This, to her, was pornography. Obscene.
The other arguement, an usual jingoism, was her defence of Imperial contribution - however schematic, superficially altruistic and rudimentary - and the English language. It soon turned into a fervent support from the original debater, of Sanskrit, Hindutva and an all inclusive imminent Indian supremacy over the world.
She couldn't understand how educated men allowed themselves to become so laughably regionalistic. Education was supposed to free oneself from biases. Patriotism and national pride are excellent virtues, but to try and erase history was surely toppling over the edge of reason - she did not expect of educated men the same ploy abused by ineffectual politicians. Indians in governance, long sighed over as quasi-literate bufoons and exploiters of mass hysteria are known to indulge in practices of distraction. Surely, well-read and tolerably intelligent 'progressive' individuals shouldn't be swayed by this new found nationalist frenzy. History, however deplorable, can still not be wished away; and in condemning particular players, some modicum of their positive benefits can't be ignored completely.
Perhaps, as an Indian woman, the particular scrutiny of cultural supremacy by the colonials rested on her ancestors. She had not imagination enough to interpret a different fallout, but only knew, schools for women were started by imperial colonists which in turn, helped her immensely. Maybe men, however contemporary and enlighted, couldn't grasp the significance of that blessing, however much they tried to showcase their empathy for her genderhood.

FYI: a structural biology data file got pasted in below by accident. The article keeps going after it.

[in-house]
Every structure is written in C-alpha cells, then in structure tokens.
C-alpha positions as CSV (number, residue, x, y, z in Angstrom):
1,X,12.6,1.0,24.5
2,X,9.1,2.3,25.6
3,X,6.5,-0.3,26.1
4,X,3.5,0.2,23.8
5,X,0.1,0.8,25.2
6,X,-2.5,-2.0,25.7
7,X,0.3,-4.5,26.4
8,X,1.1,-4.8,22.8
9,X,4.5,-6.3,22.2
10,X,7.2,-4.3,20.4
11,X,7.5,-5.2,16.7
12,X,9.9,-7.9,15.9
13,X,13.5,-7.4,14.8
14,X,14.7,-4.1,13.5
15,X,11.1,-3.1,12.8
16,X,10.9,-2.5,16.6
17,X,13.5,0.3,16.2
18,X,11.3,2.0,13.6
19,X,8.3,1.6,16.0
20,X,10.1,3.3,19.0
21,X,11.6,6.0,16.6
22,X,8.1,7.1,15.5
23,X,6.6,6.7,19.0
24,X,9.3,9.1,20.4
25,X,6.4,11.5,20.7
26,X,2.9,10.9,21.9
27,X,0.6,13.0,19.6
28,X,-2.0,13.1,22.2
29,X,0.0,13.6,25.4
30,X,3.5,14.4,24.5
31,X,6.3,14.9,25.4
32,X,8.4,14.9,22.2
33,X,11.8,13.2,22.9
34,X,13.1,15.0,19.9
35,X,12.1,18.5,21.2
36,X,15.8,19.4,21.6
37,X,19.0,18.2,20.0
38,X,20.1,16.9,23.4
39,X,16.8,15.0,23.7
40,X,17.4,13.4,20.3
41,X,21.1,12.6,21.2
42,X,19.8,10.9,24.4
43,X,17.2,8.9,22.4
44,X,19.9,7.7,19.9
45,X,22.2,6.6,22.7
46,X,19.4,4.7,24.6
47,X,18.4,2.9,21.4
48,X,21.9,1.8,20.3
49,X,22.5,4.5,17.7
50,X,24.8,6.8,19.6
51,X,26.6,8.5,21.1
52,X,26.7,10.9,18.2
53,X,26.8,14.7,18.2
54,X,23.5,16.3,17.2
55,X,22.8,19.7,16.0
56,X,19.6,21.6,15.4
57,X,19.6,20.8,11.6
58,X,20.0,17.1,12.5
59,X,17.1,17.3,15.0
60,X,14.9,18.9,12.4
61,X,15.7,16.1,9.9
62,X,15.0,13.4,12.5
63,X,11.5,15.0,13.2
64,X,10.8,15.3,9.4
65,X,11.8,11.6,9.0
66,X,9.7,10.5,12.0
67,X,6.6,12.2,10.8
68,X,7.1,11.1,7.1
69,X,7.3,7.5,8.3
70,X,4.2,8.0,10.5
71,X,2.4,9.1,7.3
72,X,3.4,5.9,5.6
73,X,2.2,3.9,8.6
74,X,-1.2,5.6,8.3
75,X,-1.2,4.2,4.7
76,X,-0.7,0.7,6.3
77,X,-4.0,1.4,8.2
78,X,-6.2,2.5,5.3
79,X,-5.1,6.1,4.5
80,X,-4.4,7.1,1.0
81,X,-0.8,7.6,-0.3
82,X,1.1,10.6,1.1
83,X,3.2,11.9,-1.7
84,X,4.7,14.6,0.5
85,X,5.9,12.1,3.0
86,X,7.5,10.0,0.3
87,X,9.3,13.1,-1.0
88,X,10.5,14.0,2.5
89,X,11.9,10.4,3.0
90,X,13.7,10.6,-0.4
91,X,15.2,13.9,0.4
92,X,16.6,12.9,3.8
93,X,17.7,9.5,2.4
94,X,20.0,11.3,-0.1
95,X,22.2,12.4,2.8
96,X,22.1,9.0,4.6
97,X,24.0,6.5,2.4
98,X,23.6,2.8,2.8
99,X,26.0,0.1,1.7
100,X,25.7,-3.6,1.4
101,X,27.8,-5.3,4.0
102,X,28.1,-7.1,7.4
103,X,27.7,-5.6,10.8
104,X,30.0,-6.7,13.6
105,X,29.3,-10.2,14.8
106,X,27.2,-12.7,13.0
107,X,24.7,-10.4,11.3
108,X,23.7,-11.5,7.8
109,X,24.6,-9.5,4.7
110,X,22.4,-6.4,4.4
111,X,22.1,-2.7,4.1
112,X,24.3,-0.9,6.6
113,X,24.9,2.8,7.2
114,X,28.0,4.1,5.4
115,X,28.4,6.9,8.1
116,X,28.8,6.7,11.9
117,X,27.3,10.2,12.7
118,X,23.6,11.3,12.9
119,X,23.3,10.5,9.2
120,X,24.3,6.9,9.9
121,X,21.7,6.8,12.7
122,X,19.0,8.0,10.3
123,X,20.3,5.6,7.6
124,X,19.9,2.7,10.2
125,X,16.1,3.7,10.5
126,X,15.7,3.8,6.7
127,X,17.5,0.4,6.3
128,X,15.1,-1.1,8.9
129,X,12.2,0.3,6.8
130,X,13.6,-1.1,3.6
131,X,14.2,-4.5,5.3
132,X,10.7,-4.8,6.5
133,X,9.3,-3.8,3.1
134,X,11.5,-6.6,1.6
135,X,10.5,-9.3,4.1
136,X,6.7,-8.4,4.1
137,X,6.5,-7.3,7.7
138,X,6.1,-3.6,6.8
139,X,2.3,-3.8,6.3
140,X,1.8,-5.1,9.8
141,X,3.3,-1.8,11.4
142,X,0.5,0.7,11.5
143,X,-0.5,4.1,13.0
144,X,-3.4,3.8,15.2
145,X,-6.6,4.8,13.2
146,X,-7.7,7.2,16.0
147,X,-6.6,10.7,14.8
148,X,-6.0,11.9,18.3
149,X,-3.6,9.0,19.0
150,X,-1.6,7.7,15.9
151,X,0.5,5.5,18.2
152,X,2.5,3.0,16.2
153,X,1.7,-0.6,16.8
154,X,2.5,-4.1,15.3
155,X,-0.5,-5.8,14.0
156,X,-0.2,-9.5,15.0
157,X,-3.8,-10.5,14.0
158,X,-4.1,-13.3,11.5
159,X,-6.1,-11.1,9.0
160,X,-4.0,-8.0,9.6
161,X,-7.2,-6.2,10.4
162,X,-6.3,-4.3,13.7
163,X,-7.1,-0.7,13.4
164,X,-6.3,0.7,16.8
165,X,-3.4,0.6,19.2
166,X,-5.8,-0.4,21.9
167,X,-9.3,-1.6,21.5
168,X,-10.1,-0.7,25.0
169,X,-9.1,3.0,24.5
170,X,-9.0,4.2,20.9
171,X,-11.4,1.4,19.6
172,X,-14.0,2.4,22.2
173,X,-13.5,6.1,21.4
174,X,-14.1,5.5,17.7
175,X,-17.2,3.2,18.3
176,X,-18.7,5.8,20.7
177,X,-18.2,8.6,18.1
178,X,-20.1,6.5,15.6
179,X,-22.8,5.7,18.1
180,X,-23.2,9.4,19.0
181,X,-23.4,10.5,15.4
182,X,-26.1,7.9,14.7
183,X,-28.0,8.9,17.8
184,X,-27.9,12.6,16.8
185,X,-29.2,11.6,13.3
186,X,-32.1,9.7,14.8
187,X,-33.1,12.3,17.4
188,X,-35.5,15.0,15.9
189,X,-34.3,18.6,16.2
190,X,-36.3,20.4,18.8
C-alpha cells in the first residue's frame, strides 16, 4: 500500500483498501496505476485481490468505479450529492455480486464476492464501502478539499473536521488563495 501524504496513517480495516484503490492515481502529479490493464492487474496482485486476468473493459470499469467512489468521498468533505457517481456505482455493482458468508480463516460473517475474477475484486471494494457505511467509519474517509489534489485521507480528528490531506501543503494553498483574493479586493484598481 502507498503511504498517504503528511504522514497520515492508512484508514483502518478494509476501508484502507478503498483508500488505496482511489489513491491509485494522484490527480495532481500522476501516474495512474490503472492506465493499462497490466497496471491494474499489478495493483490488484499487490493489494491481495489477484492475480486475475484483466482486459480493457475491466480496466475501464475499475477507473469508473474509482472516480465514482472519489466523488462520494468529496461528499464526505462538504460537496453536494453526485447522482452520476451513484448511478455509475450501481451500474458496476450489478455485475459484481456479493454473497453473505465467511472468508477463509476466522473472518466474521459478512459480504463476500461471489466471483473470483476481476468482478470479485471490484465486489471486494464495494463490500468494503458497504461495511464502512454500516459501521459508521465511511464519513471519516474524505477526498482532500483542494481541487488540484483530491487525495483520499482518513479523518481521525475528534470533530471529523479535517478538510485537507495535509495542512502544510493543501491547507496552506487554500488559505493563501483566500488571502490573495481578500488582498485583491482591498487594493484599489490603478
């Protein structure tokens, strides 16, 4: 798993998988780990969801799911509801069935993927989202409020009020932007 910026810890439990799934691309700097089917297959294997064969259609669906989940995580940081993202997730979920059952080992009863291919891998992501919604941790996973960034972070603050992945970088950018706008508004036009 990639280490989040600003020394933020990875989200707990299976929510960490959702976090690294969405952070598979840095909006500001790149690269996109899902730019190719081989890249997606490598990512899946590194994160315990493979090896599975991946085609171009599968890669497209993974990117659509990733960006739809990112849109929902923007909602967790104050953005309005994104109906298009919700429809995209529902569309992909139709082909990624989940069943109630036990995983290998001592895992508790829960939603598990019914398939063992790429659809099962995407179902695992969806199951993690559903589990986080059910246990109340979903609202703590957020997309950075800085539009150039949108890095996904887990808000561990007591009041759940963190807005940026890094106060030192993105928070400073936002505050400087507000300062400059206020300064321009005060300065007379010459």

She was only thankful for this equal opportunity at education and couldn't agree with a carpet-sweep condemnation of Imperial (lack of positive) contributions. As for whether a chance to learn the English language was at all a positive contribution, why, a survey of unemployed Indian youth could suffice to say if the missionary educationists have given more to Indian society than misguided communists who banned its study and crippled a generation of communication-handicapped students.
For those who had had the privilege to learn it, who earn their bread by it and use it generously to communicate their message across, to condemn the British teaching it to us is downright hypocrisy.
Also, holier-than-thou attitudes embarrassed her. There is something immodest and exhibitionist in loudly proclaiming one's superiority. One may be proud of his language, culture, local geography, but the moment he advertises it as 'the best' it's undoing all the good this heritage has done.
She was hopelessly old world. Loud mouthed proclamations of selfhood, and by extension, partisanism, did not go down well with her. So she fought back, post after Facebook post, knowing it a waste of her energy but tempted notwithstanding, to take a stand in favour of open mindedness. That in essence was Indianism for her, unafraid to embrace diversity, comfortable in its collectiveness.
As anyone can see, she had plenty of time in hand, to indulge her indolence. Sloth is a delightful animal.